One week is the blink of an eye in the experience of anyone who takes a committed interest in surfing. At Surf Asylum we’re dedicated to the long term progress of any of our students that fall in love with the sport. It took me a whole summer of going to the beach with my grandmother and sister on a daily basis to make significant progress on my used 6′ 2” Eric Arakawa “Island Classic” the first year I tried surfing. My sister on the other hand caught on almost immediately first riding a narrow, pointy foam body board and then a 6′ 3” Quiet Flight. Progress in surfing isn’t a straight line. However, if you stay in the water, you can always be gradually improving.
I’ve hit several plateaus in my surfing. The first one came after I had mastered the most basic fundamentals of surfing: getting to my feet and riding down the line. As a first generation surfer (my dad, my sister, and myself all started surfing at the same time) no one ever told me how important it was to pay close attention to the wave. This might seem obvious but as I poured through the pages of surf magazines looking at the big fans of spray and airs, I thought that I just had to get good enough and I could do the same thing on any wave. I spent years ignoring the fact that certain maneuvers required the right section on the right wave. I was surfing hard in the wrong part of the wave having never heard the word “functional” in regard to surfing. During this time I made modest progress on trips to Costa Rica or heading to South Florida, Central Florida, or the Gulf when the forecast was right. However, even as late as college I wondered what separated the surfing I was seeing in videos and magazines from my own.
My most recent plateau was partially a result of considering surfing in Florida to be all the exercise I needed. I didn’t necessarily need to hit the weight room but semi-regular yoga practice and surf-specific core and leg exercises like Taylor Knox’s SurfFit have vastly improved my speed generation and overall control on the wave. Additional core and leg strength started helping me wait out the slow parts of the wave and hold speed through maneuvers without wasted movement that throws off your rhythm and causes you to grind to a halt in some of Florida’s weaker waves.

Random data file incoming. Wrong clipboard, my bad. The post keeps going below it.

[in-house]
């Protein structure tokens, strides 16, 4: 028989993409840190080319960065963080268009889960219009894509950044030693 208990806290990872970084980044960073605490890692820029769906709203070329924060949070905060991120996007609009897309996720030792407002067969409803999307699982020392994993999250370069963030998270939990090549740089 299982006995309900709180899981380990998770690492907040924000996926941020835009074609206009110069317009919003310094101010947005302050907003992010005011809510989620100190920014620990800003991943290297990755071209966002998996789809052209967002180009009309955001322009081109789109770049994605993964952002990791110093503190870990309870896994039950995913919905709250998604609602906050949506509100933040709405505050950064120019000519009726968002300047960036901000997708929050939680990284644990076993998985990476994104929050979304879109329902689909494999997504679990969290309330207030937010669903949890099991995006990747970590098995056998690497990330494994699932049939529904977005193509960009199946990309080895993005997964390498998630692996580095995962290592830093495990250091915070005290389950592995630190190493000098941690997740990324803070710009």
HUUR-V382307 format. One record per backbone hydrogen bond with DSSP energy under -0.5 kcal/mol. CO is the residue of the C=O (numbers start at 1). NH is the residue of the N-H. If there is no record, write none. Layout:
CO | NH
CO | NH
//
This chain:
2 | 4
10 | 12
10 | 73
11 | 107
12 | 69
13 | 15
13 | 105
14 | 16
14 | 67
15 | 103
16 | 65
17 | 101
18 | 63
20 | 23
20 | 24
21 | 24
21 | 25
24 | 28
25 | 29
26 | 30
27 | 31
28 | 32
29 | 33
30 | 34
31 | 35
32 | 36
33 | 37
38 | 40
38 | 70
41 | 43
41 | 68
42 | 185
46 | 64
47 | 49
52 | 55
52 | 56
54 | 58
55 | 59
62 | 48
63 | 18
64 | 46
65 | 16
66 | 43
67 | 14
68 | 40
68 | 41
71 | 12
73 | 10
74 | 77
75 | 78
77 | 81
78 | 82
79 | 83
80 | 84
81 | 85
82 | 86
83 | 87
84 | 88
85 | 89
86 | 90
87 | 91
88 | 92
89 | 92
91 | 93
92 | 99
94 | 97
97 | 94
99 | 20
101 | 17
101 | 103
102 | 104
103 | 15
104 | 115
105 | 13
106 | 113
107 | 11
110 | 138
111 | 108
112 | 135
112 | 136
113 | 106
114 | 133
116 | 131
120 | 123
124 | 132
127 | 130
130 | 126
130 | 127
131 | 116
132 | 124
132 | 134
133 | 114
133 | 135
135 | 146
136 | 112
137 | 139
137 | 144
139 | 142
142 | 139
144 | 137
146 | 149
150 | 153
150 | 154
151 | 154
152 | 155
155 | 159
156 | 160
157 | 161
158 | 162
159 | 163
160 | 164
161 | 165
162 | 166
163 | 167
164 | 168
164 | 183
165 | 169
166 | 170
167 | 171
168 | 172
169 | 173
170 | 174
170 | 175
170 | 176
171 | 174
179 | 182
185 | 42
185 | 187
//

To help me break out of any future plateaus I’ve identified 3 pillars that contribute to solid surfing.
I’ve seen good surfers that have just two of these but most great surfers have a decent mastery of all three. The Mental Pillar consists of wave awareness: how you position yourself to catch waves, how you interact with and anticipate different sections of the wave you’re riding, and it overlaps with technique when it comes to things like timing. The Physical Pillar represents your personal fitness. Good surfing requires you to build strength while maintaining agility and flexibility. The Technical Pillar includes things like how you follow through with your shoulders, getting really low at the right point in your speed generation, and overlaps with the mental aspect of surfing with things like watching the lip line (the part of the wave that is about to break) approximately 7′ in front of you.
Whenever I feel stuck from now on I’ll identify which pillar needs the most work and form a plan. Once I’ve settled on a fitness regime that keeps me where I want to be I’ll probably focus on the Technical Pillar when the waves are average and focus on the Mental Pillar when the waves get good. This all depends on the season and often all three need work, but focusing on one aspect of your surfing allows you to accomplish specific goals that you can look back on to give you the confidence it takes to surf your best.